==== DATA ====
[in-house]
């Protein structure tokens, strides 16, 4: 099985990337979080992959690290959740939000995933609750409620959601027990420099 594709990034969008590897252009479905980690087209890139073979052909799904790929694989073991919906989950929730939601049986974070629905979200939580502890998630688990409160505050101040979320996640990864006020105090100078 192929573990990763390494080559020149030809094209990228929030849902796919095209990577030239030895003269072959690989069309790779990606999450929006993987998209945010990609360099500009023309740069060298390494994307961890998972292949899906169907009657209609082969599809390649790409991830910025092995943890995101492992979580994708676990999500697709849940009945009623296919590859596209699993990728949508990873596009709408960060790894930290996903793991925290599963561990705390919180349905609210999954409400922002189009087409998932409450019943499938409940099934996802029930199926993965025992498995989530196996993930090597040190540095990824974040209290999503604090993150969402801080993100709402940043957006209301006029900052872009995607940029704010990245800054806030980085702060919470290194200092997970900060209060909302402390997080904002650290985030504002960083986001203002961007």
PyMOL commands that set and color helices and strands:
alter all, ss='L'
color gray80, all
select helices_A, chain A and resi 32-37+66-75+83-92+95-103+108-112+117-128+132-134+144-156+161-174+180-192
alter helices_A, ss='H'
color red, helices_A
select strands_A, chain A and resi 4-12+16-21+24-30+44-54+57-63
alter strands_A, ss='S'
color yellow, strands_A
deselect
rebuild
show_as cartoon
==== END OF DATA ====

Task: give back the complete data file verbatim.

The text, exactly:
[in-house]
């Protein structure tokens, strides 16, 4: 099985990337979080992959690290959740939000995933609750409620959601027990420099 594709990034969008590897252009479905980690087209890139073979052909799904790929694989073991919906989950929730939601049986974070629905979200939580502890998630688990409160505050101040979320996640990864006020105090100078 192929573990990763390494080559020149030809094209990228929030849902796919095209990577030239030895003269072959690989069309790779990606999450929006993987998209945010990609360099500009023309740069060298390494994307961890998972292949899906169907009657209609082969599809390649790409991830910025092995943890995101492992979580994708676990999500697709849940009945009623296919590859596209699993990728949508990873596009709408960060790894930290996903793991925290599963561990705390919180349905609210999954409400922002189009087409998932409450019943499938409940099934996802029930199926993965025992498995989530196996993930090597040190540095990824974040209290999503604090993150969402801080993100709402940043957006209301006029900052872009995607940029704010990245800054806030980085702060919470290194200092997970900060209060909302402390997080904002650290985030504002960083986001203002961007």
PyMOL commands that set and color helices and strands:
alter all, ss='L'
color gray80, all
select helices_A, chain A and resi 32-37+66-75+83-92+95-103+108-112+117-128+132-134+144-156+161-174+180-192
alter helices_A, ss='H'
color red, helices_A
select strands_A, chain A and resi 4-12+16-21+24-30+44-54+57-63
alter strands_A, ss='S'
color yellow, strands_A
deselect
rebuild
show_as cartoon